When we are motivated to learn something we really care about, we are more likely to allow more sensory information in and to conceptualize and synthesize multiple ideas simultaneously. Walt Whitman taught us in “I Sing The Body Electric” that the mind, body, and soul are not separate: they are one. We feel because of what we think and vice versa. To wonder and to daydream are also biologically hardwired in our brains. This daydreaming is what allows us to imagine and create new possibilities in the world.
How do we facilitate wonder in the classroom?
- First, we must be intentional. We must be willing to allow it to happen. We have to fight the daily fear that we’re not spending enough time with the “what” when we need to spend time with the why.
- Carol Tomlinson tells us that we can differentiate pace, content, product, and depth and breadth of process. Independent study of topics of interest that really matter to students is a way to change pace, content and means of delivery simultaneously. Interestingly enough, any truly deep study of any topic ends up converging with all other domains of knowledge. What major issue does not require the ability to communicate, collaborate, create, solve problems critically, read, write, calculate?.
- Another way to facilitate wonder is to decrease structure and increase open-endedness. Imagine a curriculum that starts with complex, open-ended, transdisciplinary issues that if not resolved will become an existential threat to the very existence of humanity. These big questions and concerns are exactly what gifted students care about, deeply. A common attribute of giftedness is a highly-developed social and moral consciousness.
- Model wonder. Share your impressions, meditations, and discoveries with your students. Be a scientific researcher whenever you can. Here’s how wonder about cicadas led me to a fascination exploration and experiment.
A short list of social, moral, and scientific issues in need of resolution include
- How will we provide nutritious food for future generations?
- How will we generate energy?
- How do we provide fresh water for all of humanity?
- What do we do about urban infrastructure? Social justice? Collapsing fisheries? Decreasing biodiversity? Climate change?
Any in-depth study of these weighty problems will by definition require not just multidisciplinarity or interdisciplinarity but transdisciplinarity. Multidisciplinarity draws on knowledge from different disciplines but stays within their boundaries. Interdisciplinarity analyzes, synthesizes, and harmonizes links between disciplines into a coordinated and coherent whole. Transdisciplinarity integrates the natural, social, and health sciences in a humanities context, and transcends their traditional boundaries. Transdisciplinarity is exactly the complexity that gifted kids need.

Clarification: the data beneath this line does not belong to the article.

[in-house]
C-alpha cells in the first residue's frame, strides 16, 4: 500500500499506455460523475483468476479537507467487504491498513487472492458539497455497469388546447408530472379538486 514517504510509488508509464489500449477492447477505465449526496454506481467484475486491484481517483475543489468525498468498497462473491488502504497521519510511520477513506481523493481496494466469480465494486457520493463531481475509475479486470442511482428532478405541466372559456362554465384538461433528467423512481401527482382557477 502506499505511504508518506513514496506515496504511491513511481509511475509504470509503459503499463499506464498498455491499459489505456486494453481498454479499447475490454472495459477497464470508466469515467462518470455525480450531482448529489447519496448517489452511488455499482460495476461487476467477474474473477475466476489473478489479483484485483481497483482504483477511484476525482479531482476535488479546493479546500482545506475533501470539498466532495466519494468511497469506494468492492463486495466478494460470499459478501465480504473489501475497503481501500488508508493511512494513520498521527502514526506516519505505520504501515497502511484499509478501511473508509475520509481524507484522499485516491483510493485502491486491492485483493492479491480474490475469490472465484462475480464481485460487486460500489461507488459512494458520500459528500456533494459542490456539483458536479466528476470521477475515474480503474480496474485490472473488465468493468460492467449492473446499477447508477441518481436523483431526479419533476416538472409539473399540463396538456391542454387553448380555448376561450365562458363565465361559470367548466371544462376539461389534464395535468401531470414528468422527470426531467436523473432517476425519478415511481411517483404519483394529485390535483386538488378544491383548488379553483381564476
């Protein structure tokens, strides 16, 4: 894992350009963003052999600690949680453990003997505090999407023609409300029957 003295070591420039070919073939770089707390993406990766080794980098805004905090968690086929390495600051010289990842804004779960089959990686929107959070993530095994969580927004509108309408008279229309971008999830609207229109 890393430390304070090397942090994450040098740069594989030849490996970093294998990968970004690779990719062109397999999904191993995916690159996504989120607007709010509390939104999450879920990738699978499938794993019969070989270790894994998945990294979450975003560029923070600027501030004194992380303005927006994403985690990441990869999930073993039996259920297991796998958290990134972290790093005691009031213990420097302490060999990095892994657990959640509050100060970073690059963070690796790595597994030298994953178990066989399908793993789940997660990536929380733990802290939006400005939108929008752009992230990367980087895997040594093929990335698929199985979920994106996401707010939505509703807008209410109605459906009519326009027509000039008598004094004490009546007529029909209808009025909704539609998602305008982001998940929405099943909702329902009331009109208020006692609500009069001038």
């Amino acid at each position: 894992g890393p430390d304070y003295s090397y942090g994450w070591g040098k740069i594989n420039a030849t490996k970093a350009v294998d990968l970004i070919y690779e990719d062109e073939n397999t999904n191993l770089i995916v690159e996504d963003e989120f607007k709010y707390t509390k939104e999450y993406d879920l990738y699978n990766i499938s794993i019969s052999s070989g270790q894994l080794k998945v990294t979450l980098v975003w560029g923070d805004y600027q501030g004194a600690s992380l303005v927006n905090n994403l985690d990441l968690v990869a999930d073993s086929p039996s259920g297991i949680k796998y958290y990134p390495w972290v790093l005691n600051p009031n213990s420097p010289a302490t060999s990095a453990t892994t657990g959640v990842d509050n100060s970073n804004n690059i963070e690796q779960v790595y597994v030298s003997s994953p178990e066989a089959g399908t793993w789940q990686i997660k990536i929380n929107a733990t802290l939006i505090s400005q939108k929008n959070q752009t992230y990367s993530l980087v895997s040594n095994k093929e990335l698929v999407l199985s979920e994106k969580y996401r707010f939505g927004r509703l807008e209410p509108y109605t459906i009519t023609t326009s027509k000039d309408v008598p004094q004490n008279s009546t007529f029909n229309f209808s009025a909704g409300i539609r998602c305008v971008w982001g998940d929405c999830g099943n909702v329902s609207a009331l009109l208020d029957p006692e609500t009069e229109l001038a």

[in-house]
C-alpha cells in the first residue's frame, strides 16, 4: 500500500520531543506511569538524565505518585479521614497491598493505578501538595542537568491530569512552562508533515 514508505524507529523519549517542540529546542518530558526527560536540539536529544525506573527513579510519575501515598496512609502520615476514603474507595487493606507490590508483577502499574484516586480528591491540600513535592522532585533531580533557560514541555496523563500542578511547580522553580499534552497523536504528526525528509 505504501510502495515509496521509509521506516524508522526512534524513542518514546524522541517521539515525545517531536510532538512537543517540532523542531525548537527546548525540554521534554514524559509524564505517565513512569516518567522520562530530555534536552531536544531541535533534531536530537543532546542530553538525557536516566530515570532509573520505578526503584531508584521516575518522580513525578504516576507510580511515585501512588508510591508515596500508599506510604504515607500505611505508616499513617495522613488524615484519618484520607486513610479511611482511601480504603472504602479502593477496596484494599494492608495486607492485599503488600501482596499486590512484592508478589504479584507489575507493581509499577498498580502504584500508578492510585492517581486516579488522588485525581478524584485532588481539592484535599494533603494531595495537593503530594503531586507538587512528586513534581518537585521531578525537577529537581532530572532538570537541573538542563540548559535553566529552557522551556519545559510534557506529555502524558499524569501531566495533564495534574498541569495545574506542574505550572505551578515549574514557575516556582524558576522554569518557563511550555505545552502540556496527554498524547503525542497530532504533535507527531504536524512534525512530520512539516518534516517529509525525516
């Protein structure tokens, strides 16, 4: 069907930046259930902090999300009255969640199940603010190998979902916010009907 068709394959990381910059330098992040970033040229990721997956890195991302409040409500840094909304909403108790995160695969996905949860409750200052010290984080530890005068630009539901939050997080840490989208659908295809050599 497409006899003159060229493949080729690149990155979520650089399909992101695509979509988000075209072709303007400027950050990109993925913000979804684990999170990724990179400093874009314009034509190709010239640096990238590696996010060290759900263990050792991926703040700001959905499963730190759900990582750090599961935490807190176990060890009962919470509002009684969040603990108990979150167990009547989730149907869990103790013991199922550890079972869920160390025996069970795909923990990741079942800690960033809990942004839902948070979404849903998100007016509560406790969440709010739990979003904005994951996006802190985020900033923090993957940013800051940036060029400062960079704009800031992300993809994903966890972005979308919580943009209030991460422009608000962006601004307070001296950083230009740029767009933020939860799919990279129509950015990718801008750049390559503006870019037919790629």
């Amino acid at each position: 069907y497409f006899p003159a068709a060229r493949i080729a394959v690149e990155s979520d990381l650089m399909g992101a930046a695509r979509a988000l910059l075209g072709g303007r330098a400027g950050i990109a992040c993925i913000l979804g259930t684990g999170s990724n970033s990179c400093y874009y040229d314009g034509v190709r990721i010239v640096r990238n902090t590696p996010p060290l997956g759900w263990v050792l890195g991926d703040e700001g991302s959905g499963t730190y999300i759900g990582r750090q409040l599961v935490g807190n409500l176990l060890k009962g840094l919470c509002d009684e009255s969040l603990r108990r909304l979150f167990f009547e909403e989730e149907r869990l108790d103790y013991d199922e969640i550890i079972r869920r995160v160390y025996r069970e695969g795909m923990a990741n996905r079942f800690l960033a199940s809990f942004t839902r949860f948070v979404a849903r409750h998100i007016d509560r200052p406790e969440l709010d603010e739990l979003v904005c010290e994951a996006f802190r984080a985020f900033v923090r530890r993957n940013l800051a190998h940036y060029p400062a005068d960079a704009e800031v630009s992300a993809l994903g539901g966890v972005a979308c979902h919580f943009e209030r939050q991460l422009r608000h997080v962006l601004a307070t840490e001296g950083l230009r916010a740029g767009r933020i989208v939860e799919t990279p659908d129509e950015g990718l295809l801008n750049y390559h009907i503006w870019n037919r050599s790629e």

So where’s the “Wonder Curricula”?
So where does a teacher find a compilation of these issues that allow students to pursue wonder and transdisciplinarity? They are already compiled! Here are three to consider.
- See the Grand Engineering Challenges and the United Nations Sustainable Goals. These resources allow teachers and students to pursue wonder and to tackle the world’s most vexing problems through transdisciplinary lenses.
- Check out a PBS curriculum I wrote that incorporates Michael Pollan’s Botany of Desire. It connects directly to the wonder associated with patterns in nature. (Hexagonal crystals drawing me into a cave is not a coincidence.) This lesson explores how people perceive beauty more deeply by observing geometric shapes in plants and flowers, by studying different kinds of patterns in nature, and by using natural forms as an inspiration to create art. Students use computer-generated images of fractals and tessellations to create objects possessing the characteristics they deem beautiful. They participate in a hands-on simulation that demonstrates how human preferences for “beauty” and the mechanisms of natural selection have led to an increased frequency of particular traits expressed in the gene pool of a species.
- I’ve also co-developed “STEM Connect” with Colleagues at Discovery. STEM Connect is a web-based supplemental K-8 resource that helps teachers create engaging STEM lessons; it strengthens students’ critical thinking skills and inspires solution-seeking skills for life. The resource is built on a 4Cs framework that helps students develop the creative, critical thinking, communication, and collaboration skills needed for success beyond graduation. Inspired by the United Nations Sustainable Development Goals and the NAE Grand Challenges for Engineering, STEM Connect encourages students to develop and apply solutions to real challenges facing the world. The challenges posed to students progress from grades K to 8. Younger students are faced with more personal, local issues, whereas middle school students are pushed to solve more complex, global challenges. Students are also asked to personalize solutions to fit community and local needs.
Gifted students can and will be the ones we depend upon to resolve the world’s most challenging problems. As teachers, we can find ways to provide our students the opportunity to consider them. And it all begins with WONDER!